The bleak mid-winter photography. A time of toasty warm homes and the glow of a monitor as you edit a year’s worth of images. Or is it? You see the winter, as cold as it might be, does not have to be an end to outdoor photography. In fact, it should be an inspiration to get out and shoot something a little outside your comfort zone.
If you were to Google winter photographer, a vast proportion of the articles that pop up will be about snow. But for many of us, winter is not all about snow, snow is often just a few days during the season. If you are a city dweller, snow is pristine the night that it falls, then becomes a grey sludgy mess that makes any picture look bad. With that in mind, in this article, we are going to look at the real winter. The cold, dark, snowless, overcast winter that many of us actually experience.
Made For Black And White
The overcast clouds, bare trees, and low contrast light may not appeal at first glance but if you frame your creative mind into black and white, you will see a whole new realm of photographic possibilities open up.
From a majestic but barren landscape to a solitary, naked tree in your local park, black and white can truly capture the mood of mid-winter. It’s a time to push your compositional creativity as the light will often not be favorable.
- The leading lines of a road heading into a misty uncertain future.
- The negative space surrounding a lonely tree.
- The dramatic stormy sky taking up two-thirds of your landscape shot.
- Shooting black and white in a winter environment can truly challenge you!
A Splash Of Color In Mid-Winter Photography
Whilst the mid-winter may seem made for black and white, there are also great shots to be had in color. In particular splashes of color. A single bold color on an otherwise grey, flat day can look amazing. It might be the splash of red on a robin’s breast. It might be the yellow taxi in a sea of black and grey cars.
- In real life, a splash of color on a cold winter’s day really catches the eye. The same is true for an image. Cities, in particular, can look very grey on a winter day, yet are also full of color. Keep a keen eye out for places where that color contrast is likely to occur. If you have a leaden, grey sky, get down low and use that as the background to your shot.
- Another theme to look out for is the juxtaposition of old brick buildings against modern skyscrapers. The muted colors of the brickwork provide an interesting contrast to the grey steel of modern architecture. Cities are full of such subtle splashes of color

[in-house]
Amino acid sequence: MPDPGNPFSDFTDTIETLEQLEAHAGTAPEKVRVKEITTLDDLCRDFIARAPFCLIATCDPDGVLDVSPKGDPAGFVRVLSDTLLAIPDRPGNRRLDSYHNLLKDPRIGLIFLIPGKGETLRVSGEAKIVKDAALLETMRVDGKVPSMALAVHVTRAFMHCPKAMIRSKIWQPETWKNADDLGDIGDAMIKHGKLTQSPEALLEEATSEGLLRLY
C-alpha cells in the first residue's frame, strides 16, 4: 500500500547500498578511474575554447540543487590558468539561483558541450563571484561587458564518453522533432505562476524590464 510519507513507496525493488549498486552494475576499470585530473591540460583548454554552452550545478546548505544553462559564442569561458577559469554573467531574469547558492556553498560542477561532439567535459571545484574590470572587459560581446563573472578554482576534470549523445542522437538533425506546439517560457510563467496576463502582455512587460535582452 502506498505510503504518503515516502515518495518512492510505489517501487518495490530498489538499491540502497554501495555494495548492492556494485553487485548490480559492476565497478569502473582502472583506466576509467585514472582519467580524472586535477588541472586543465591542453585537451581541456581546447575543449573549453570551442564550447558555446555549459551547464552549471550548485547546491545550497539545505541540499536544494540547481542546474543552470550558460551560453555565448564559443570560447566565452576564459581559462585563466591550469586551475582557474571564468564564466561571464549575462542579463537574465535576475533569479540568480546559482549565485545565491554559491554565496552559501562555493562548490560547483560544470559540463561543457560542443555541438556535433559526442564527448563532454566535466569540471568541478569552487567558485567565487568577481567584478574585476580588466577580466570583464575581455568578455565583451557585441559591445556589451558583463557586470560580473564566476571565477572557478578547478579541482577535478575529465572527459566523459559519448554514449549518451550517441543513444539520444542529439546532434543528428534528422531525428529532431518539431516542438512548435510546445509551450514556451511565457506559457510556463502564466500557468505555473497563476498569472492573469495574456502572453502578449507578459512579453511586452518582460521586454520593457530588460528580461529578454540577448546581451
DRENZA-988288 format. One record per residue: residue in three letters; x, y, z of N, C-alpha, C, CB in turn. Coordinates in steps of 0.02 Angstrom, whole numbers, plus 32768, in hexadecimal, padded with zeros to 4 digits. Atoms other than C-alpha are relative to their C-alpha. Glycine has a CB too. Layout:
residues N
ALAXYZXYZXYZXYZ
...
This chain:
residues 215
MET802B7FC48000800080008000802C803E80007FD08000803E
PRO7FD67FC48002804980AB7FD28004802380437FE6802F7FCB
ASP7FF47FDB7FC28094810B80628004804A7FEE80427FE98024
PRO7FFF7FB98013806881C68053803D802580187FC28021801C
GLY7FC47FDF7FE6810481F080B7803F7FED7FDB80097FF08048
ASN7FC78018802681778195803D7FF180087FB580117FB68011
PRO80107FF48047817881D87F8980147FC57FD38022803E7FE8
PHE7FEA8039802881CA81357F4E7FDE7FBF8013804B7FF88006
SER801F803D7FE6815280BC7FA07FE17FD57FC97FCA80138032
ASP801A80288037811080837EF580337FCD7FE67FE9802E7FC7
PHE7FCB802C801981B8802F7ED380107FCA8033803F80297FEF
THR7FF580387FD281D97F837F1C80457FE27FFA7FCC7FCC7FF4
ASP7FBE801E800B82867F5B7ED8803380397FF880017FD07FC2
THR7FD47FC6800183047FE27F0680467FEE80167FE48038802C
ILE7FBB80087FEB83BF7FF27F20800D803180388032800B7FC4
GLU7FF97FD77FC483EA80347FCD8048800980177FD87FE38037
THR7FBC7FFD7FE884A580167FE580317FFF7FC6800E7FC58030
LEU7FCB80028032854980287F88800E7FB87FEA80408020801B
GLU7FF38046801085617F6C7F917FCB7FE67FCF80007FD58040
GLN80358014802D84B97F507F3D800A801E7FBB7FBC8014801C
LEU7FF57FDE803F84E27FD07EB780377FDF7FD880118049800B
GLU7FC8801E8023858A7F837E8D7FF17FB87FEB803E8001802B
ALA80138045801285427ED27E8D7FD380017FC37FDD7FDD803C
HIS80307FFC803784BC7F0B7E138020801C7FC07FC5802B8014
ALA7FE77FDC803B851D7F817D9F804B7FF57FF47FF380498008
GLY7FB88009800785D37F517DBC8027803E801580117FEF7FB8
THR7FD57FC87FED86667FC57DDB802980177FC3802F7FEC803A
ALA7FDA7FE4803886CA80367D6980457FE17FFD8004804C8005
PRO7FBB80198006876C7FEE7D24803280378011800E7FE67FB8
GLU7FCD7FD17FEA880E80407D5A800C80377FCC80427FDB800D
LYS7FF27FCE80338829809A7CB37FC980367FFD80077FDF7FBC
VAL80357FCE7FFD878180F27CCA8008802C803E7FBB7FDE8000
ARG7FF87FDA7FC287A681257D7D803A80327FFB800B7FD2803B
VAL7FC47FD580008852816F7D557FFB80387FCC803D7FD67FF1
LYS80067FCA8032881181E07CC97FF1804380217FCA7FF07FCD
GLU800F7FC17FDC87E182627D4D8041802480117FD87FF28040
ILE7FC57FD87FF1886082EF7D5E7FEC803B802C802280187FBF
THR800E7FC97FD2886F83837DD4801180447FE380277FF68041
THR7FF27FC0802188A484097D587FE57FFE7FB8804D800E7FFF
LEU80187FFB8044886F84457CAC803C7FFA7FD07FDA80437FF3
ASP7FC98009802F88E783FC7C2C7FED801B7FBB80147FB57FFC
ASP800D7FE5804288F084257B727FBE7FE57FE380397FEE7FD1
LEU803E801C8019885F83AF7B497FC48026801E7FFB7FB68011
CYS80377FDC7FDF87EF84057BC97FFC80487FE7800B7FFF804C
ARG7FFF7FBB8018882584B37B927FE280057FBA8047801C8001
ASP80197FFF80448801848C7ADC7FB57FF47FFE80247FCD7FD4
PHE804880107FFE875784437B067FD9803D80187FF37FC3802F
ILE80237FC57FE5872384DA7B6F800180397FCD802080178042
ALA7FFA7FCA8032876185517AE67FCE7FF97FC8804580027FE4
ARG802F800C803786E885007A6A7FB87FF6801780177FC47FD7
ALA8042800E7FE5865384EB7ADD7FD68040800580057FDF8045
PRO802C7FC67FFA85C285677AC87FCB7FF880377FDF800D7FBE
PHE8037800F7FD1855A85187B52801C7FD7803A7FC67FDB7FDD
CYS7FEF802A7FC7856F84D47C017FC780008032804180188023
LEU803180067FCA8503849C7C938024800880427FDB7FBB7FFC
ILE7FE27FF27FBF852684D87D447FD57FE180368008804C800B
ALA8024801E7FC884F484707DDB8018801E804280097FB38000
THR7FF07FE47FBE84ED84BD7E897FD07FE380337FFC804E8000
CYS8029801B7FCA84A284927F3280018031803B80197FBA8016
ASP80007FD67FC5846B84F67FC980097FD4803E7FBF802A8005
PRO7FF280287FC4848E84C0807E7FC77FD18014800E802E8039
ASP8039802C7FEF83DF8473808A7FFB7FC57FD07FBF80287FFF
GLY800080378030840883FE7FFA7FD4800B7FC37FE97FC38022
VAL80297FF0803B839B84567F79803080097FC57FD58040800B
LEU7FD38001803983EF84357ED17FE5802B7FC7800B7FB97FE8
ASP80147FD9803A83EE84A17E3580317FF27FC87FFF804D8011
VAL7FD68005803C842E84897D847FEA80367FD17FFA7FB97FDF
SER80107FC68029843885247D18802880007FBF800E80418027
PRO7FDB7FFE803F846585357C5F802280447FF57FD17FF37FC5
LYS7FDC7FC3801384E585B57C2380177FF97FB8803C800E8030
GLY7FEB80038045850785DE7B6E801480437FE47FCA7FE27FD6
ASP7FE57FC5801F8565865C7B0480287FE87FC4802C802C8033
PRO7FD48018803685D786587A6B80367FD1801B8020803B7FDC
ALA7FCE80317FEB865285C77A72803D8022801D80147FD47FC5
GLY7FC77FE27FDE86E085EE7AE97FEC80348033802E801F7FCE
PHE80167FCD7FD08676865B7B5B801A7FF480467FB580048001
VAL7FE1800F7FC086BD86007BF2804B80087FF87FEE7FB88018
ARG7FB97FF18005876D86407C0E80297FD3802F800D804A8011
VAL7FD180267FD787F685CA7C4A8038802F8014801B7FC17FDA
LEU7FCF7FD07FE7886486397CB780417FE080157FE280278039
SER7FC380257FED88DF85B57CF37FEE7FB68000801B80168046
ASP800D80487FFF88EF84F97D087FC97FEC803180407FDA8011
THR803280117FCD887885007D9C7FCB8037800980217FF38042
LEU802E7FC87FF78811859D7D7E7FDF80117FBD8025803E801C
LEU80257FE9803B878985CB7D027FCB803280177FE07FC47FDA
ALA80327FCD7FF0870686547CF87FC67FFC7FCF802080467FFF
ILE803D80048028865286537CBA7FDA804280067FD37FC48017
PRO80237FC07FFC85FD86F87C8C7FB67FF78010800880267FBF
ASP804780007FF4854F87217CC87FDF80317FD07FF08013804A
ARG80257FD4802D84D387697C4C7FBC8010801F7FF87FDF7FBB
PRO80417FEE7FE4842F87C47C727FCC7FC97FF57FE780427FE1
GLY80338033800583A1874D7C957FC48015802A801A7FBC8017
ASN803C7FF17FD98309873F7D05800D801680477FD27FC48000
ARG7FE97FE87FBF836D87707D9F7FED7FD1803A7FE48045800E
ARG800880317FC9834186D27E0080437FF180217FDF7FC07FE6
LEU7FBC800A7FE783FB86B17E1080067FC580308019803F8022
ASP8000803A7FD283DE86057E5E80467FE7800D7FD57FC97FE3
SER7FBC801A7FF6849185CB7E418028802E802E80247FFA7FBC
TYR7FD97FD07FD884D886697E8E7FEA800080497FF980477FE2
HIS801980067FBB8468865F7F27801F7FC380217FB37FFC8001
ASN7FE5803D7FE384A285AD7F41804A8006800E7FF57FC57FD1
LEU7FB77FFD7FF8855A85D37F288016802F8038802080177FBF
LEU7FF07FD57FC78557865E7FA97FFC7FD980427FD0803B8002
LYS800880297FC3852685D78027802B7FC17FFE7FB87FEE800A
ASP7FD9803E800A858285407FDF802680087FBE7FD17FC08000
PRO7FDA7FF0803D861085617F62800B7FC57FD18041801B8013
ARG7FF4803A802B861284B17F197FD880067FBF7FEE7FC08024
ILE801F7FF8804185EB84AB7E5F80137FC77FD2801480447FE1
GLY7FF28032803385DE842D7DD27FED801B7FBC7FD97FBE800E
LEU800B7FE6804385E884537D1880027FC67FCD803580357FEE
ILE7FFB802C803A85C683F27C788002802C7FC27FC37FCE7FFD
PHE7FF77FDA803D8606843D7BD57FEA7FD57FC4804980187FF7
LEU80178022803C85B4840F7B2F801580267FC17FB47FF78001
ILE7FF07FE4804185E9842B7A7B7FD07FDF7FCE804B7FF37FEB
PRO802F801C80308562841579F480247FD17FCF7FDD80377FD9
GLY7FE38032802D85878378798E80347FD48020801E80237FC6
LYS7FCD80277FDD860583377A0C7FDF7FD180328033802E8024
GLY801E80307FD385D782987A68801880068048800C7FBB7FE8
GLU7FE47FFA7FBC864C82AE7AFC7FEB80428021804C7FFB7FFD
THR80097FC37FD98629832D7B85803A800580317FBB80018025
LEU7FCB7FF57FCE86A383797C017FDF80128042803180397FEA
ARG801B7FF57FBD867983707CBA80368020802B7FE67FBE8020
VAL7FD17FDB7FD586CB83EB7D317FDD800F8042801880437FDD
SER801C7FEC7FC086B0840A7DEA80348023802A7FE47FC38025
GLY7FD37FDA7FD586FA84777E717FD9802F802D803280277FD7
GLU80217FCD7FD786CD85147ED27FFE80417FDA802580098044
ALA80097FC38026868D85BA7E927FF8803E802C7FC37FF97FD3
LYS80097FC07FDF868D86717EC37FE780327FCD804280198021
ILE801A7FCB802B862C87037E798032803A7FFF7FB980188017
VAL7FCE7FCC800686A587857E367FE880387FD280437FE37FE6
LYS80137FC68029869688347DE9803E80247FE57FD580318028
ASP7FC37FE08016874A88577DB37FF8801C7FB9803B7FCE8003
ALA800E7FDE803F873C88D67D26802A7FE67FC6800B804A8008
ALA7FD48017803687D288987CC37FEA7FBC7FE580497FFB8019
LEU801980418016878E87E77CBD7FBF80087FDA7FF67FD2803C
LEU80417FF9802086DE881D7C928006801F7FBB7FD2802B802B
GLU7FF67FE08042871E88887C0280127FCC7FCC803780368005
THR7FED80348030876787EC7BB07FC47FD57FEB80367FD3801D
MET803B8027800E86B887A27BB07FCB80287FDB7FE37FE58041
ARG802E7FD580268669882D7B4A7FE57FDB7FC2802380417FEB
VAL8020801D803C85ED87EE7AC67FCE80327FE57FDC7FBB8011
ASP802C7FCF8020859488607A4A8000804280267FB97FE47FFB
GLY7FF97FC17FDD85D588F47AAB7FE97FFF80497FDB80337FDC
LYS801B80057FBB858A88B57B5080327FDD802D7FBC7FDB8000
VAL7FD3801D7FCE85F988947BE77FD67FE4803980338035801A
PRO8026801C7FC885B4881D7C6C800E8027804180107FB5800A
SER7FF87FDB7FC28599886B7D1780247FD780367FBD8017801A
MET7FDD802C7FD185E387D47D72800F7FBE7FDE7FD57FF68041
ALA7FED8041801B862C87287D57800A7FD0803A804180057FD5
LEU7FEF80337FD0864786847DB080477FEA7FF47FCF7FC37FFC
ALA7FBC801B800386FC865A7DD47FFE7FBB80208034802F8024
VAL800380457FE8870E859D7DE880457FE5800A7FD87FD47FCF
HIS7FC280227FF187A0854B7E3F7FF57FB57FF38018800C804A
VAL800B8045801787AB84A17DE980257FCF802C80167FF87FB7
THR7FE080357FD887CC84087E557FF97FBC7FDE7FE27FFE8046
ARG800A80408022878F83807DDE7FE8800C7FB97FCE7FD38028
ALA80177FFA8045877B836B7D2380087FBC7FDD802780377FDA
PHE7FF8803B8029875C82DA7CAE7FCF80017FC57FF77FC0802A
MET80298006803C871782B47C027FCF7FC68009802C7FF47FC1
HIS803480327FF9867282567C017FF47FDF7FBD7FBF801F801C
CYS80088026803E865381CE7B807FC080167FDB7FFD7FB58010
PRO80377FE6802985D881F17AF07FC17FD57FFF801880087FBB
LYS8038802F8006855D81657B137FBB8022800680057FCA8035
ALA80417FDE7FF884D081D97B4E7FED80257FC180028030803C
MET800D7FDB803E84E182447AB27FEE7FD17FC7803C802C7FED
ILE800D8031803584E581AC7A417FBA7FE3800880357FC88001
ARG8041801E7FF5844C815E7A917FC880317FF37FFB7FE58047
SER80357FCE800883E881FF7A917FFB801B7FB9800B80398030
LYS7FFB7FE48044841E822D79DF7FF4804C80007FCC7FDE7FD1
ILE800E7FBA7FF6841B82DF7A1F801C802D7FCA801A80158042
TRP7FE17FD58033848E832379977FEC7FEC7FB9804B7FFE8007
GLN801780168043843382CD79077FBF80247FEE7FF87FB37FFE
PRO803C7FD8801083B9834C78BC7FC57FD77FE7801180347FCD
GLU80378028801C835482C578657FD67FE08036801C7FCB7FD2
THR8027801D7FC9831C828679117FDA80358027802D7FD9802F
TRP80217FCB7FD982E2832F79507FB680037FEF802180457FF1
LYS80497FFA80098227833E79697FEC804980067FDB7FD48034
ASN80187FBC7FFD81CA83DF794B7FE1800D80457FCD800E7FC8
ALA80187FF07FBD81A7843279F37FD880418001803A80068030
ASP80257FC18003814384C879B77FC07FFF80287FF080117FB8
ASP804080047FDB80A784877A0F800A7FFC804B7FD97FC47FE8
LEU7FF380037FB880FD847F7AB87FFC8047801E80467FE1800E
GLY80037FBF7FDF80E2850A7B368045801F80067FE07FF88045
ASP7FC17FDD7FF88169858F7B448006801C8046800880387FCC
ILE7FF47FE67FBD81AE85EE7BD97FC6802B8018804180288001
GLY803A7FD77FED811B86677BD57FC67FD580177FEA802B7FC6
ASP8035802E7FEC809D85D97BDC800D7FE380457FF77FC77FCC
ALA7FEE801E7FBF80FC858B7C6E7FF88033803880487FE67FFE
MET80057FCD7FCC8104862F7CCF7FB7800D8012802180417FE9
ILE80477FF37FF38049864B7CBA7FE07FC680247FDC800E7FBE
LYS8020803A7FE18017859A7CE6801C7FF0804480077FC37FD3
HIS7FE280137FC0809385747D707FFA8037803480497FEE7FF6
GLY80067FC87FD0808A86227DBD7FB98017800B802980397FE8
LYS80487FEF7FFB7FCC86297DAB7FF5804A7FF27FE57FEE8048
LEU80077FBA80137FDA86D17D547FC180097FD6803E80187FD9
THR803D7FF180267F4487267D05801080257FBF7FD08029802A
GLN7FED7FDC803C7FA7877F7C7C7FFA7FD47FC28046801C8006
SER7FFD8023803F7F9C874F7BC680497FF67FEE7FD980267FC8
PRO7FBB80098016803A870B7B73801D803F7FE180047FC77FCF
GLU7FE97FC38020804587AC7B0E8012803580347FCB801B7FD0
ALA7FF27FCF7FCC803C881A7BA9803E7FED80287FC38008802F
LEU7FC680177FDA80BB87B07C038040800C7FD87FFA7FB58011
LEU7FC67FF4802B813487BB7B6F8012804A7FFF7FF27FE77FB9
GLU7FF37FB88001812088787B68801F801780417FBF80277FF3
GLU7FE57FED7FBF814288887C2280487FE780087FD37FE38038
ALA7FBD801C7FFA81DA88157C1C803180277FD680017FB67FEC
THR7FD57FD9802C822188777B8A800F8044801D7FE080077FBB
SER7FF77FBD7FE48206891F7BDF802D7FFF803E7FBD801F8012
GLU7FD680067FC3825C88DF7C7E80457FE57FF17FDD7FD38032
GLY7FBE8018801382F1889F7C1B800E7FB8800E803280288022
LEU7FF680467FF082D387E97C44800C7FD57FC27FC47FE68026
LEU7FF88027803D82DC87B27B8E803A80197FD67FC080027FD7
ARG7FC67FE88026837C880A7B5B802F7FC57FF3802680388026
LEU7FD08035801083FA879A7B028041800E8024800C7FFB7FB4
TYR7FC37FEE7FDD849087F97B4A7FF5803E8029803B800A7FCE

The Blue Hour
With the mid-winter’s short hours of daylight, the blue hour becomes a very attractive proposition to shoot. With sunrise after 7 am, there is no need to rise super early, and with the light fading around 4 pm, you don’t need to stay out late.
But that’s not all. Winter light on an overcast day is naturally much bluer. Combine that with the fading light and you are all set for some spectacularly moody blue hour shots.
- In urban settings, the contrast in your shots will come from artificial light. The warm, welcoming glow of a cafe, juxtaposed against the blue, grey tones of the outside. The punchy neon lights against a stormy blue sky. Urban landscapes are full of mid winter blue hour shots.
- In rural settings, you can also look for the color contrast. The glow of a farmhouse or traffic on a distant road. You could also find a solitary subject and offset it with the subtle blue tones of an overcast sky. Wherever you are shooting, blue hour is a spectacular time to shoot in winter.
Mist And Fog
The bleak mid-winter photography is the perfect time for capturing mist and fog. These can provide a beautiful, mysterious backdrop to your shots. Mist can be fleeting, drifting in and out of your compositions. Patience is required, you need to choose a subject carefully and wait for the right moment to shoot.
Fog is more uniform, your subject will be more hinted at than well defined. It is challenging yet rewarding.
Your two biggest challenges in mist and fog however will be exposure and focus. Meters will tend to under-expose, particularly in fog. You may need to use exposure compensation, adding a stop perhaps more to get the right exposure.
A camera’s auto-focus will often hunt in foggy situations, struggling to find the contrast to lock onto. In this case, you should look at focusing manually. This way, you will know that your subject is correctly focused.
Rain And Reflections In Mid-Winter Photography
As mentioned earlier, many of those who have to suffer winter, often do so without much snow. What we do have in abundance though is rain. Rain shots work well in combination with splashes of color, particularly artificial light. Shooting a fast shutter speed can freeze the motion of the rain, giving a feeling of energy but you will need to be focussed on a relatively close subject or use an ultra-wide lens for this to work well.
Another shot that works well in rain is the raindrop image. This works best as drops on a window with defocused background. Try to keep enough detail in the background for the viewer to identify what it is. Again splashes of color in a generally grey scene will enhance those raindrop shots.
Reflections work best in combination with the blue hour. A combination of the city’s artificial light and the cold blueness of the sky reflected in a puddle can give a very dramatic look. Use your camera’s LCD screen to get down low without having to kneel down in the wet.
The cold, wet, grey mid-winter can be off-putting to some. However, dress up warm with some good waterproofs and you will find there are plenty of amazing shots to be had. Those shots may be very different from what you normally take, but that’s a good thing. It will challenge you both technically and creatively.